TCS Daily


A Political Football

By Andrew Ian Dodge - May 1, 2006 12:00 AM

It's an object lesson in the comparative value of non-government influence. Two new stadiums being built in Britain, both high-profile construction projects designed to glorify their resident teams and boost national pride, demonstrate vividly the value of the private sector.

The two projects to which I refer are the new Wembley Stadium and the new Emirates Stadium for Arsenal Football Club. While the new national stadium has been plagued with delays, labor problems, collapsing parts and cost over-runs, and is now expected to be at least a year late in completion, Emirates will open on time and near budget (£357 million estimate; actual cost £390 million) in its Islington home. The stadium is state of the art, built to the requirements of one of the top Premiership clubs.

There will be no need to reschedule events planned to occur at the new Emirates. In contrast, a whole slew of high profile events have having to be moved from the expected new national stadium, including a World Cup warm-up match, the Football Association Cup final, a big two-night stand by rock group Bon Jovi and other concerts.

There are winners in the Wembley debacle, including Cardiff, whose Millennium stadium is eager to take up the slack and host major sporting events as it has in recent years, since the closing of the historic old Wembley Stadium. Cardiff merchants can look forward to tens of thousands of sports fans coming to their town to spend their money while the run-down area of Wembley is still suffering. And still hoping for an eventual return of trade.

The Wembley Stadium construction delays are a major embarrassment for the government and for the Football Association. The situation offers yet another example of why public funding and even private partnerships do not work. Wembley, the so-called "Home of Football," is right now the home of delay, frustration and waste.

Recently there have been reports that Wembley is in fact sinking in situ. Workers at the site have been discussing this development avidly, despite protestations from site managers and governments officials. It seems that the new edifice might be rather too heavy for the land on which it is situated. Things are so bad that the Conservative Party has called for an inquiry by the National Audit Office. There is a state of mild but increasing panic in various circles as this debacle does not bode well for the completion of the stadium and facilities necessary for the 2012 London Olympics.

Also, workers are being laid off at Wembley because apparently the two major construction companies on the project are owed in the region of £4 million.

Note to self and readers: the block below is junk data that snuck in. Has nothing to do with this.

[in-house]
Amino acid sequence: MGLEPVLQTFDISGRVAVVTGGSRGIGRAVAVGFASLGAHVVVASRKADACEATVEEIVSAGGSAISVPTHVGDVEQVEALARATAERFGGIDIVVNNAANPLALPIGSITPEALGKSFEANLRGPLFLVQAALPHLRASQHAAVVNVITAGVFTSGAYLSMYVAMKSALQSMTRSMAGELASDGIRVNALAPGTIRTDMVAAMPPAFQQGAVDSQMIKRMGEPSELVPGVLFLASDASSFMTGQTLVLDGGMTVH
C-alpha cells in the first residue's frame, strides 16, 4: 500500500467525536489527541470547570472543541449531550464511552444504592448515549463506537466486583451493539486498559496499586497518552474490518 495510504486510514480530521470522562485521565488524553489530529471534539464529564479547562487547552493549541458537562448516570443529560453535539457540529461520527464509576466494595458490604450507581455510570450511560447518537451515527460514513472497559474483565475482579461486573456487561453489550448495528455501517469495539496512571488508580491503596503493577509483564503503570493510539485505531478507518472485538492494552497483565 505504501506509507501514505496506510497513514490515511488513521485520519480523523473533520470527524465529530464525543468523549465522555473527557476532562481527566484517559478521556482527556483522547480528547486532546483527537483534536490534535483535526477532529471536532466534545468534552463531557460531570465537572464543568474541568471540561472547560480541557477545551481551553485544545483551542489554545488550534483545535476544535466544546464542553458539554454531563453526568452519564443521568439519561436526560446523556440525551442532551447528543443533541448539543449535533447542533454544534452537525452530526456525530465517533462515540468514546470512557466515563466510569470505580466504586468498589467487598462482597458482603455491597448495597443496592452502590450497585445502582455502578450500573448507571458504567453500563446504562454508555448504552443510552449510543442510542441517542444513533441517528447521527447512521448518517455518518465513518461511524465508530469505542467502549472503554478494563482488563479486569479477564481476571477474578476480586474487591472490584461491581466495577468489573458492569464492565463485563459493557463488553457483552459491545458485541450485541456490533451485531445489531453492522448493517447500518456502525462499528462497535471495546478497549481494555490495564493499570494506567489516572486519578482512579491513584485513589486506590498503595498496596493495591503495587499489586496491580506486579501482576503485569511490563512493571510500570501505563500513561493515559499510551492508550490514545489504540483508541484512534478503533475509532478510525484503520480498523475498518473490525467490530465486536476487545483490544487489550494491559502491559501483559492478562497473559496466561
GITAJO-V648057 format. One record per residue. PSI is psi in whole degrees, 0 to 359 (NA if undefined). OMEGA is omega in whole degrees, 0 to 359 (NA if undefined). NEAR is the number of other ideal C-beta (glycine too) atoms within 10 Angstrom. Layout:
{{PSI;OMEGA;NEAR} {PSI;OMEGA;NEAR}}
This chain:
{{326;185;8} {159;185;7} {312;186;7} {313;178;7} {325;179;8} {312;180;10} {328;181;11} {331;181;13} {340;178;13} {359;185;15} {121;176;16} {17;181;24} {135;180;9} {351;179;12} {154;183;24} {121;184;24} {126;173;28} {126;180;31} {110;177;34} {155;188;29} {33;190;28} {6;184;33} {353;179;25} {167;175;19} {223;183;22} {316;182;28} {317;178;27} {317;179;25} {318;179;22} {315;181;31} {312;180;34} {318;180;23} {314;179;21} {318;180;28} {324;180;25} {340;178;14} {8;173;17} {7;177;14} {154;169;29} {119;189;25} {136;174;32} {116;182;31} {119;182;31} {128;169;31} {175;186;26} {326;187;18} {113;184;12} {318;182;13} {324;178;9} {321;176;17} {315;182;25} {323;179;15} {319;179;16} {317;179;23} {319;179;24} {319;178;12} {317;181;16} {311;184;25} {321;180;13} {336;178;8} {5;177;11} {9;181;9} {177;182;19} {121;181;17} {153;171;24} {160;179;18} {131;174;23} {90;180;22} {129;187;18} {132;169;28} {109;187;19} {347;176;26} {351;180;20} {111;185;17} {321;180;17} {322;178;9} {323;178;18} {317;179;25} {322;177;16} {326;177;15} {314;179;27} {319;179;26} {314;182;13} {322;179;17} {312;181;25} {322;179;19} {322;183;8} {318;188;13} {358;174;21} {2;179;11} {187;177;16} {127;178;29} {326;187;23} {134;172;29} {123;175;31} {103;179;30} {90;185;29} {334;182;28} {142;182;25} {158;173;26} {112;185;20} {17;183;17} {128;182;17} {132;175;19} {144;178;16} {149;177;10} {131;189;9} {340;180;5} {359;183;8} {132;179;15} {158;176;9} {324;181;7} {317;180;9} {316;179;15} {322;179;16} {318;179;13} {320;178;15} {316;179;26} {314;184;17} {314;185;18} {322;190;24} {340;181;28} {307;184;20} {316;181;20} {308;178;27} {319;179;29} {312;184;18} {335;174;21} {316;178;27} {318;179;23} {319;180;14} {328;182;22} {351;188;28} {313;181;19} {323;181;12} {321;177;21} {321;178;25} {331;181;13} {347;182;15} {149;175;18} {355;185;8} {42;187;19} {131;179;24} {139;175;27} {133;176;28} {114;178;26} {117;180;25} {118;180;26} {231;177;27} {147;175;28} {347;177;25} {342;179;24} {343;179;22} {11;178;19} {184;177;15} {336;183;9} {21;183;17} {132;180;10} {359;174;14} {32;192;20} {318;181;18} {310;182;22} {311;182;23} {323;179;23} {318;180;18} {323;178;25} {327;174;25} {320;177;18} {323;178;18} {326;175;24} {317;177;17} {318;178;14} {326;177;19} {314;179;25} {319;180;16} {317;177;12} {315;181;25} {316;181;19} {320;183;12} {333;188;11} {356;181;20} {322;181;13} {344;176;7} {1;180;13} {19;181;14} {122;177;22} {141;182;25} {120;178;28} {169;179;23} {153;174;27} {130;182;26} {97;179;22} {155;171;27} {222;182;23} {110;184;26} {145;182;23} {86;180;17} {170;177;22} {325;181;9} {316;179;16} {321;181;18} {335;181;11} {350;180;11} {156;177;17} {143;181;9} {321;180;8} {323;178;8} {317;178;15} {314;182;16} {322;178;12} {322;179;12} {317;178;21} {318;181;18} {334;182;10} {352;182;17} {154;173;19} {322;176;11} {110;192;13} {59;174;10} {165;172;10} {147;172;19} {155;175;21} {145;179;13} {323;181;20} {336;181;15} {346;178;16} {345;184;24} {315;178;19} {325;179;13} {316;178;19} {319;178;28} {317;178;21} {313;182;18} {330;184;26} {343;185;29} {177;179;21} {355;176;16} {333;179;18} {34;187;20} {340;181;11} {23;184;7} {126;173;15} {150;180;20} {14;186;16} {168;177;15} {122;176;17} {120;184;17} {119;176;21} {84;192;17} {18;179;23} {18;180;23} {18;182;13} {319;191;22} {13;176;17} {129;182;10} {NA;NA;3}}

Wembley also recalls that other great project of Tony Blair's government, the Millennium Dome. Said edifice is now owned by O2 and called "The O2" to eliminate memories of its ignoble start. It should be noted that O2 is a company that sponsors the successful Arsenal club. Not keen to merely move into their magnificent new home, Arsenal is converting its old stadium, Highbury, into flats for their fanatical fans. These flats are selling well and look to be completely occupied soon.

I suspect officials in charge of Wembley will be looking to the North London club with a great deal of envy. Wembley Stadium was meant to be a spectacular statement to the world about English pride in its football heritage. Instead it has proven a colossal failure and government boondoggle.

Andrew Ian Dodge is a TCS contributor.

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1 Comment

A Political Football
I am afraid that your argument is completely wrong.

Wembley Stadium is not a government project impeded by government interference. The commissioning organisation is the Football Association a corporation formed from representatives of the managements of Football league clubs, all private companies.
The FA's notorious incompetence, recently illustrated by the debacle over the chaotic events surrounding the appointment of a new manager for the national team, grows from how powerful football club directors create a weak oganisation to represent them then interfere with its decisions. A bit like the way the US pushes the UN around. See the following for more details.
http://news.bbc.co.uk/sport1/hi/football/internationals/4954810.stm http://news.bbc.co.uk/sport1/hi/football/internationals/4955490.stm

You should know your subject better before committing your pre-formed ideas to print.

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